Like a kid in a candy store, I could hardly contain myself the first weekend in November. I was fortunate enough to travel with some friends to this year’s men’s Olympic Trials Marathon in New York City. In a race that determines the three members of our Olympic Marathon team, it’s obvious that I was curious what the outcome would be. In addition to the race itself, I was also looking forward to seeing the course, the amount of crowd support, the race tactics employed by the favorites, as well as watching our local runners compete on their biggest stage. As the weekend drew closer, my biggest concern was that the race wouldn’t live up to the hype. Fortunately, unlike most Hollywood blockbusters, the race did not disappoint.
First, my hat goes off to the USATF for deciding to run the Trials the day before the New York City Marathon. With the U.S. experiencing another running boom, I think this was a great way to keep up the momentum. They set up a very spectator-friendly five-loop course in Central Park, which allowed spectators that were willing to run half a mile back and forth across the park the chance to see the runners every 2-3 miles. Someone mentioned that it was like being able to watch a two-hour cross-country race. For those that just wanted to remain in one place, they were able to see the runners five times. I doubt you can do that at any other marathon in the world. And even though the course layout definitely helped bring more people to the event to watch, I was still able to get right on the edge of the road and see the runners up close.
This year’s field had a little bit of everything; a two-time former world record holder, all three Olympic marathoners from 2004, including the reigning silver medalist, multiple 10,000 meter Olympians, veterans looking to take one last shot at their dream, a handful of up-and-coming stars and a whole bunch of guys whose long-term goal was just to qualify for this race. As a result, it was considered the deepest field since 1984.
As I read all the hype leading up to this year’s race, I really started to look forward to how the race would play itself out. There seemed to be a consensus that two strategies seemed the most likely; 1) keep the pace modest and sort out the top-3 over the final 3-4 miles of the race or 2) go for it early and watch the carnage fall off the back of the pack. The first strategy would favor the guys with faster track times like Meb Keflezighi, Abdi Abdirahman and Dathan Ritzenhein, while the second strategy would favor the strength runners like Ryan Hall, Brian Sell and Khalid Khannouchi.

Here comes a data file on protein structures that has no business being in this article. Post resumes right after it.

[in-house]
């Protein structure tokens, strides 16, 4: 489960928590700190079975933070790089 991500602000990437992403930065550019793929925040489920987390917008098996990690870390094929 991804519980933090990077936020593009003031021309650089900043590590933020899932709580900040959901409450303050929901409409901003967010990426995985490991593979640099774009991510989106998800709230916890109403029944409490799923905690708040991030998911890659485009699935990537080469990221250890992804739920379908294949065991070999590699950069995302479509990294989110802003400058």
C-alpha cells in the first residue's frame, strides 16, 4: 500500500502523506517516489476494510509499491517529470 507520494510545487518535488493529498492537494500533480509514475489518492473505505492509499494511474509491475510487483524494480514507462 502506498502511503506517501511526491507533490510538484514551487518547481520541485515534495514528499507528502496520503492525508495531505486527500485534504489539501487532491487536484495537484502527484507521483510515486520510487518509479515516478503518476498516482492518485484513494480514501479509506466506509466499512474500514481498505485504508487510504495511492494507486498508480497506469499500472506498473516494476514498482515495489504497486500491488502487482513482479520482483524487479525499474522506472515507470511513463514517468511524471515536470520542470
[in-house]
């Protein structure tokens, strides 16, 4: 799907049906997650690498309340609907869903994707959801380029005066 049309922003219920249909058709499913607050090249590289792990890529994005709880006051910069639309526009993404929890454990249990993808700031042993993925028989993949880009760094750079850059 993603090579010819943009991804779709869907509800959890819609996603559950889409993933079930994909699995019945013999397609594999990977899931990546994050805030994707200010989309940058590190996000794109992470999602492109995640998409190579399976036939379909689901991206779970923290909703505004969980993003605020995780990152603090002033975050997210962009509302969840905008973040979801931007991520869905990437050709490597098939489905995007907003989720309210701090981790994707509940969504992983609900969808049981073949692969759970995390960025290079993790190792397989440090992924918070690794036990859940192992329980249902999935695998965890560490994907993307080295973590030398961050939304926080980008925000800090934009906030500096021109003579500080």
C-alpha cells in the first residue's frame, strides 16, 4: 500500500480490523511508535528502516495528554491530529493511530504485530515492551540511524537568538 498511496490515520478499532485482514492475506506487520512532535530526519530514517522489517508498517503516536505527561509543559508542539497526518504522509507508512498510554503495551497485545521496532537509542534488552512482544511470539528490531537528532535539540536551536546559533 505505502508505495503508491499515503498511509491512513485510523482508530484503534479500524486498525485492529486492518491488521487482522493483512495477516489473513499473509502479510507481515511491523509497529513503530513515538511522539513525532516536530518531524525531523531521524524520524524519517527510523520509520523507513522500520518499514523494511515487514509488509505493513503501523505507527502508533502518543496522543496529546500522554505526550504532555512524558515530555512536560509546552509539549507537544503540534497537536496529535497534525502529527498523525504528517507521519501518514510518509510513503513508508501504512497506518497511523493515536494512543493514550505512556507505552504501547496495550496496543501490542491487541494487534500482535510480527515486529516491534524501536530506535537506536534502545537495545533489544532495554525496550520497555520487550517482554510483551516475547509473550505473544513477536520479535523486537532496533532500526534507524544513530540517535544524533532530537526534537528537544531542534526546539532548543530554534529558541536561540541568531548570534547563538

Apparently someone forgot to tell the runners this because they decided to come up with their own strategy. After a two mile jog – and by “jog” I mean my two mile “race pace” – the pace gradually began to pick up. Even with the drop in pace, the main pack went through 10K in a pedestrian 32:25. With such a slow pace early on, I wondered how five of the race’s favorites (Meb, Abdi, Hall, Ritz and Dan Browne) were able to break away from the pack. After the race Khannouchi explained what happened, saying the break was quick and sometimes you fall asleep.
As the pack of five continued to work together, it was really fun watching the chase pack, which was made up of contenders like former World Record holder Khannouchi, Olympian Alan Culpepper, crowd favorite Brian Sell, Pete Gilmore and Minnesota’s Jason Lehmkuhle. At mile 14 Khannouchi was 25 seconds behind the leaders. He seemed to be getting antsy and he decided to go after the leaders alone. Two miles later he was only 17 seconds behind the top-5, while Culpepper and Gilmore dropped out, leaving Sell and Lehmkuhle to work together 31 seconds behind the leaders. And while the rest of the race was beginning to string out, many of our local favorites (Michael Reneau, Chris Lundstrom, Ryan Meissen and Zachary Schendel) were working with a huge pack of about 20 runners between 50th and 70th place.